Are you able to evaluate your position objectively?
Being an amateur player, can you assess the situation on the board correctly? If not, how can we improve our evaluation?
Evaluating a position is of course important. If you think you are losing, you tend to look for other solutions than if you think you are winning.
Jeremy Silman wrote about looking for loose pieces the other day, and suggested we try that on our own recent games. I got inspired enough to do a more thorough test: Evaluate the position on the board after my opponent's 10th move in my last 10 classical games OTB; including looking for loose pieces.
The result? I systematically underestimated my own position, according to Stockfish on 25 ply. On average, my evaluation was off by a quarter of a pawn. This exercise gave me a couple of hours of actual evaluation of positions I have played - which is most likely a better training method than playing bullet (to me, anyway).
I picked the 10th move by chance; long enough in the game to have some action going on, not too late for any major blunders (usually) to have appeared. For a 1600+ player like me (FIDE rating), they do occur too often.
Let me share with you a game where I was far off in my own evaluation. The game itself may not be that interesting to others, but it can serve as an example of how us club players can train based on our own games:
The position to evaluate for training purposes here is 10...Qc7. The point is not to find a winning move, but to assess the situation.
These are my notes:
Pawn structure: White has a majority on the queenside, but lacks a center pawn. The pawn on c4 is a nuisance for Black's pawn on b7. Both players have fianchettoed on the kingside.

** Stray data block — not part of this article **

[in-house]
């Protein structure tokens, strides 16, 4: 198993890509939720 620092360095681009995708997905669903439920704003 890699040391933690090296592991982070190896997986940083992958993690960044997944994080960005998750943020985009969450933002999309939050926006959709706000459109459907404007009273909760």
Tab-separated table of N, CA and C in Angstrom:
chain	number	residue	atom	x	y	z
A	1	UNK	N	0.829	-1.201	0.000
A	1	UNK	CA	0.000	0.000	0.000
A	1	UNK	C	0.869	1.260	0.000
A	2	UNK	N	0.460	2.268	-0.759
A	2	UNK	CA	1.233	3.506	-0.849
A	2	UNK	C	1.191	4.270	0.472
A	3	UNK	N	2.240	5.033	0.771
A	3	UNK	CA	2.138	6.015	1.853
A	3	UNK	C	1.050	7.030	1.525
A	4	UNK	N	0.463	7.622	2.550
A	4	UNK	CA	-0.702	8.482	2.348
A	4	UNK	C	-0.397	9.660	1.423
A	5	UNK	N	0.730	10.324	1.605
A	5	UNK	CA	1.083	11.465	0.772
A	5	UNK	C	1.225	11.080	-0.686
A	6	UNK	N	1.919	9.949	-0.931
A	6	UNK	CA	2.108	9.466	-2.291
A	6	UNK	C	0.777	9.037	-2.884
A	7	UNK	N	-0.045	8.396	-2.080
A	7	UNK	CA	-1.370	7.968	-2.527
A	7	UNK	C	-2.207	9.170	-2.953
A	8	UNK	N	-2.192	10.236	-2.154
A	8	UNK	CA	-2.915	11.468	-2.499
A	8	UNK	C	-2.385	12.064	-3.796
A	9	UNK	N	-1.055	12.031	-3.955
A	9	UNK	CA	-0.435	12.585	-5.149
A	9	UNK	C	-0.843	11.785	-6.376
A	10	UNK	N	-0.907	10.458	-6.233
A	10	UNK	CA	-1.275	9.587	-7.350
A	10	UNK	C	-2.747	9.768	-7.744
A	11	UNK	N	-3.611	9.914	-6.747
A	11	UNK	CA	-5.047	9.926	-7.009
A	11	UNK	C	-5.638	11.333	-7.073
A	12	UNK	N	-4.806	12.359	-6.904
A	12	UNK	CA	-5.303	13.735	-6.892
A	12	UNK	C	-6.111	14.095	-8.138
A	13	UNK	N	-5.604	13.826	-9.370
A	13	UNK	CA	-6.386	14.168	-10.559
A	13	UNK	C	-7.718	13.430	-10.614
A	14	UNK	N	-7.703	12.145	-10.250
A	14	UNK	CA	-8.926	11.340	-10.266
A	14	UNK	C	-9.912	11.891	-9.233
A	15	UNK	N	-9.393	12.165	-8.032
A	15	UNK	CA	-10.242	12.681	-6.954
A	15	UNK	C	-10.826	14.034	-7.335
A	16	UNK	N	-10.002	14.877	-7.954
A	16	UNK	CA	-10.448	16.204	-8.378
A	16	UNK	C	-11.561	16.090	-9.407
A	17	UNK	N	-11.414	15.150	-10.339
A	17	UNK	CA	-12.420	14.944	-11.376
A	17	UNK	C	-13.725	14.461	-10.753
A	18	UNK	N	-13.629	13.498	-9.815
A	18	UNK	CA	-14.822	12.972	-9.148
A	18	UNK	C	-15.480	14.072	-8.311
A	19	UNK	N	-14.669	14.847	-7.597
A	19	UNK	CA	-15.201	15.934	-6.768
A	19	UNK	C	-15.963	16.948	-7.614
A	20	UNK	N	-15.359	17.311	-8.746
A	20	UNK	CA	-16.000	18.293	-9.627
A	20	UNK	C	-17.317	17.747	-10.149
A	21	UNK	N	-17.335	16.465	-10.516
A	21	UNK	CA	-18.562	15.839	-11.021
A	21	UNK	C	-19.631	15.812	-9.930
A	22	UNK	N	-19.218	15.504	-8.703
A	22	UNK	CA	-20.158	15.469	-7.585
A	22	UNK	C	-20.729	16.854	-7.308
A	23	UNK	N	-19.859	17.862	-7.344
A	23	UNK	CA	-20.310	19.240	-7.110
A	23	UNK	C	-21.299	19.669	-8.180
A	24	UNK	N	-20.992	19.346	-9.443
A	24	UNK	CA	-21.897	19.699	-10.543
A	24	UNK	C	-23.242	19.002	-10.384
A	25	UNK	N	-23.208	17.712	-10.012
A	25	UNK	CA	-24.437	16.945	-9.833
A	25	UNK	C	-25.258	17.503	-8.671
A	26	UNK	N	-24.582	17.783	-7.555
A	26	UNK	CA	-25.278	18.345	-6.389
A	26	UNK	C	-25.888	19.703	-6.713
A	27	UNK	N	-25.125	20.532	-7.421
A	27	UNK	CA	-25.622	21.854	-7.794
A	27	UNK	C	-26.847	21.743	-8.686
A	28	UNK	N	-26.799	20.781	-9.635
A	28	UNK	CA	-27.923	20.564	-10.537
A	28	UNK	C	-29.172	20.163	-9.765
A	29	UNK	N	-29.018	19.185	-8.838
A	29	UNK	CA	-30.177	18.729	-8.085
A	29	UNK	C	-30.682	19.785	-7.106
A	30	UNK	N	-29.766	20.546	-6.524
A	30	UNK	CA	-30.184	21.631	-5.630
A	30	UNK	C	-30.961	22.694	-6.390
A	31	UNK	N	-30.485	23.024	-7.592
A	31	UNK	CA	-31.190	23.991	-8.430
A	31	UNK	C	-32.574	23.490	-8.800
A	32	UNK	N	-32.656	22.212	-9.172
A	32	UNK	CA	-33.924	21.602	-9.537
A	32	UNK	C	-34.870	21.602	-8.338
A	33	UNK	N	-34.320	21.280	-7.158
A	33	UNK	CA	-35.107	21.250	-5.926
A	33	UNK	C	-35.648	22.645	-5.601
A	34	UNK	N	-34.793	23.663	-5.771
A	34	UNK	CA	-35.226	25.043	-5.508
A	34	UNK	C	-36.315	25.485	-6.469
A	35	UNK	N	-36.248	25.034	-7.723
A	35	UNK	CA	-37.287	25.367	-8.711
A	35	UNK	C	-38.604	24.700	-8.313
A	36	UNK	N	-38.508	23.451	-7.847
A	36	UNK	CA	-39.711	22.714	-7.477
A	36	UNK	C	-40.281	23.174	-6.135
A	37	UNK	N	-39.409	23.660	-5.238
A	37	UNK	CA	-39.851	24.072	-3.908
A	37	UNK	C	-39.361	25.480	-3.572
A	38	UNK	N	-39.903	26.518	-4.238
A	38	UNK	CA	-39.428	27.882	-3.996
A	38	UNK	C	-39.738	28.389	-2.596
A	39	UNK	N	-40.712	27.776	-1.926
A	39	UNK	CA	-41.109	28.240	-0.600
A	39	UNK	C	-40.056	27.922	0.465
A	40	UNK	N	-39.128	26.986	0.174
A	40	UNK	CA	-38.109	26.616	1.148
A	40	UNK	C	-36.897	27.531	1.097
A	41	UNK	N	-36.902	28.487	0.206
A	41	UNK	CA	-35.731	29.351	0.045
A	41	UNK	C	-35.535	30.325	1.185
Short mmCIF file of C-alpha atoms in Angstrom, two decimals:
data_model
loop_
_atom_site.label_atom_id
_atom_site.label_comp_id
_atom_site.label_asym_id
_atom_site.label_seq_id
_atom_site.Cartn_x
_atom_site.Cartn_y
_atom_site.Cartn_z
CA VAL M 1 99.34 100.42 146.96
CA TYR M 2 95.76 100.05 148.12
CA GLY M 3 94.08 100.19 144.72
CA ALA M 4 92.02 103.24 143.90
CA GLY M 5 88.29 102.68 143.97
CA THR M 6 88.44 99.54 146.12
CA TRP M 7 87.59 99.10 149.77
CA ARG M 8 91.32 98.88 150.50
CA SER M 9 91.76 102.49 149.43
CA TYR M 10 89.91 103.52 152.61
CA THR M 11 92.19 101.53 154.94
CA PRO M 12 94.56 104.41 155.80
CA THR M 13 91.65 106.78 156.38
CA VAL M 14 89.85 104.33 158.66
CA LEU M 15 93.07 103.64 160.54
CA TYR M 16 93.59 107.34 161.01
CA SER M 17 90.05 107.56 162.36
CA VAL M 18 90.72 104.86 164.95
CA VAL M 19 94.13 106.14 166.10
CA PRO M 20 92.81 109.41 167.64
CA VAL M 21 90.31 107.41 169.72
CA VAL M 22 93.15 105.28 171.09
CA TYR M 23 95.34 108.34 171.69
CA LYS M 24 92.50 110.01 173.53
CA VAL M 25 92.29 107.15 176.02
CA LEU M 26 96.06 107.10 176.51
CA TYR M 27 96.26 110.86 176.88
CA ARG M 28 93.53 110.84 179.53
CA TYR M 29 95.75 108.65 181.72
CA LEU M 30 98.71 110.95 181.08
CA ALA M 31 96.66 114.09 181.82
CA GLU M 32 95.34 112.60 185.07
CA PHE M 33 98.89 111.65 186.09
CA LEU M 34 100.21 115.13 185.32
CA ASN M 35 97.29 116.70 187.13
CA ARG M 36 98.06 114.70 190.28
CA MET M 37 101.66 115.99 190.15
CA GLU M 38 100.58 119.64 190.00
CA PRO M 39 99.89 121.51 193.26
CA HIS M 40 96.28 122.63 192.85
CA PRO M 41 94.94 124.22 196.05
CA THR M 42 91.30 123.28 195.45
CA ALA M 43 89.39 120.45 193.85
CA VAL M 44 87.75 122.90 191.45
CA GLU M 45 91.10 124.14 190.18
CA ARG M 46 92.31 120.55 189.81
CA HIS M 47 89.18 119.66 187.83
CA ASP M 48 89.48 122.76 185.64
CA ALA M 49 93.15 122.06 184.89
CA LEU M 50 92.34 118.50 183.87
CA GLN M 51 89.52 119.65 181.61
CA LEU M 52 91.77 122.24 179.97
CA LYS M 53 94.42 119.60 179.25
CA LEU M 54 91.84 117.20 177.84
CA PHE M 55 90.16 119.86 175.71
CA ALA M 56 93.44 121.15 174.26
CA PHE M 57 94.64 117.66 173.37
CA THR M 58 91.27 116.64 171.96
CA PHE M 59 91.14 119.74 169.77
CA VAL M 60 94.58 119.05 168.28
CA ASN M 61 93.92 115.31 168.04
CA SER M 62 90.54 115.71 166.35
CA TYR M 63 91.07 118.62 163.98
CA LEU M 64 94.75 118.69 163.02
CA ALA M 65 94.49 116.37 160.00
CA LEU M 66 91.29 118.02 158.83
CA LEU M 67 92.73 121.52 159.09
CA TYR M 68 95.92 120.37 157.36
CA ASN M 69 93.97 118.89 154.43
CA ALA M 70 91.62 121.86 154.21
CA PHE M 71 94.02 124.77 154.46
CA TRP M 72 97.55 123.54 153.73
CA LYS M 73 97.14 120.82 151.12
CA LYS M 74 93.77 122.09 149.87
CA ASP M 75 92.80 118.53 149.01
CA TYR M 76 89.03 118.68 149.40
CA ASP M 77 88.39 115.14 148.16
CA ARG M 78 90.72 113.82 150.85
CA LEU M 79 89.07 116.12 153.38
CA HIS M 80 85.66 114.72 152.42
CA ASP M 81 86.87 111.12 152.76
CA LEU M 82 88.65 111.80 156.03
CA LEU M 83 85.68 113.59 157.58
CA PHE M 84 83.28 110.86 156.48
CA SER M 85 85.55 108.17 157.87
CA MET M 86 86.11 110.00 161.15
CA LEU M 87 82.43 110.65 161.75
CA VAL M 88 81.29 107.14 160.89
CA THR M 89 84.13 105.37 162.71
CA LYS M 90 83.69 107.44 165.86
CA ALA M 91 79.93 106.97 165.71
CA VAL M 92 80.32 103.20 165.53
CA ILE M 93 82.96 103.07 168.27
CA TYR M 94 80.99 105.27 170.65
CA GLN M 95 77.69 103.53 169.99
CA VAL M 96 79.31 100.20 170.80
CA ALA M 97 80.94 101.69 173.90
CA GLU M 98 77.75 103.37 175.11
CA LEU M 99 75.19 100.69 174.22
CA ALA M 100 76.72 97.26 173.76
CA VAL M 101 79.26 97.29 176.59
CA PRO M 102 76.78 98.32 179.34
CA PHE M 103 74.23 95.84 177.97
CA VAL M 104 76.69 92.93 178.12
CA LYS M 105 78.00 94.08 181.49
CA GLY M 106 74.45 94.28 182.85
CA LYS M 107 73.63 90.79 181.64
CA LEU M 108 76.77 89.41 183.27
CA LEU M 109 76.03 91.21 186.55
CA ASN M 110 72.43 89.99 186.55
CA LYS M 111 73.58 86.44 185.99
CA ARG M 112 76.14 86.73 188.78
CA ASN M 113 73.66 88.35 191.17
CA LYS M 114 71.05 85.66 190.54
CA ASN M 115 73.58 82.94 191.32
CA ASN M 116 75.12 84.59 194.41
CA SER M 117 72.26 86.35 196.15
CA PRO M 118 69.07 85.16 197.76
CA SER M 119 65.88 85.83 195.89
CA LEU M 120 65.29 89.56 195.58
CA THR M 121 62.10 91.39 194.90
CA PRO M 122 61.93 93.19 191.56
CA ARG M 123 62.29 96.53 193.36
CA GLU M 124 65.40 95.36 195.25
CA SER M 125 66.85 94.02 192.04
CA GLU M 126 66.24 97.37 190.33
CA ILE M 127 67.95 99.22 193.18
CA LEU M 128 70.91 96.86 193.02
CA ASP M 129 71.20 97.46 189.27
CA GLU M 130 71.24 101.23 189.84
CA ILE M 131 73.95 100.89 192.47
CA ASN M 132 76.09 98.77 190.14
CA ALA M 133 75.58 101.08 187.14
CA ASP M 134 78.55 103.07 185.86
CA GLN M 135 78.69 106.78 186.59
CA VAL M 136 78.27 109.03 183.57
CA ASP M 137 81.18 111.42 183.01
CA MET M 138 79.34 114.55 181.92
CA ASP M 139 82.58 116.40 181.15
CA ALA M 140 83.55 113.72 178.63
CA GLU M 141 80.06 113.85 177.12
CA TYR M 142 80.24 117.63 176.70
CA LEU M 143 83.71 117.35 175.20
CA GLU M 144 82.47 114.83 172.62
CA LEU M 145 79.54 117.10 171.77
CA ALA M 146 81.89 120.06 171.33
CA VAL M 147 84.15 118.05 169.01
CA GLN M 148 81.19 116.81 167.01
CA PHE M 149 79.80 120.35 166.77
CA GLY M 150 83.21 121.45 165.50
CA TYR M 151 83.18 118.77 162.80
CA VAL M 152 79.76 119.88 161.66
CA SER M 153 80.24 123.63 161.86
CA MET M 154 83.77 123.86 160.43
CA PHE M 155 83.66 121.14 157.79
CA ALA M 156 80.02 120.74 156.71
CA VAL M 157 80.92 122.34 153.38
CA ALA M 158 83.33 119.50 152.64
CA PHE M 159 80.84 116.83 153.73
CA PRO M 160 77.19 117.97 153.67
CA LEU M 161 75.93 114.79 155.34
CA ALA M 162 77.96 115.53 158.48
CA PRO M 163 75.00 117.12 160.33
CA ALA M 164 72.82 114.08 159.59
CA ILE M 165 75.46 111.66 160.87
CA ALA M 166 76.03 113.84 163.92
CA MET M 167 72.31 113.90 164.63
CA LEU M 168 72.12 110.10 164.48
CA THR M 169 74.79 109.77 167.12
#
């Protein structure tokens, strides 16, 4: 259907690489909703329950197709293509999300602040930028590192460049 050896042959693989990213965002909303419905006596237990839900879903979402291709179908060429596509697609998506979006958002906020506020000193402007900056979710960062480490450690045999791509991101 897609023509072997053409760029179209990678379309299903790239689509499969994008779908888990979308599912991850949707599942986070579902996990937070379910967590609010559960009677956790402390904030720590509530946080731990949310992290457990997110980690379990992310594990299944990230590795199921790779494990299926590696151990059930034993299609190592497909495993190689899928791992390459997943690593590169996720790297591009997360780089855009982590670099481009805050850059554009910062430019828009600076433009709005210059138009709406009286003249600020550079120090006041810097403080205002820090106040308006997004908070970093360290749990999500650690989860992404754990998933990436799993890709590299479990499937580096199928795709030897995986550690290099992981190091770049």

King safety: Both sides have castled short, with an equal position.
Hanging pieces: White: The pawn on c4, the rook on a1. Black: The rook on a8, the queen on c7.
Activity/space/development (I find it hard to really distinguish between these factors, though they sometimes may differ widely): White's knight on d6 dominates the board. The pawn on c4 also gives White some more space than Black. I find both to be dynamic, temporary plusses.
Lines and squares: White has a half open d file with serious pressure. Black has a half open c linje. Black controls the long diagonal a1-h8, White a8-h1. The d file is the main point of this position.
My evaluation: White has a clear advantage due to the knight on d6, with possible play against the queen on c7 as well. White ahead by 0.9.
Stockfish: White is winning. +1.7.
So, in this case - if I thought I was actually winning and not just better, would I have found something better than my next move? Not sure. But I on one hand knew the knight was fantastic on d6, yet I did not appreciate just how important it was to solidify it.
Interesting point is that even though the knight disappeared from d6, the weakness of the d7 pawn basically decided the game in the end.
If you have thoughts on how to evaluate your own positions as a training tool in order to become a better player, I would be happy if you shared them in the comments section.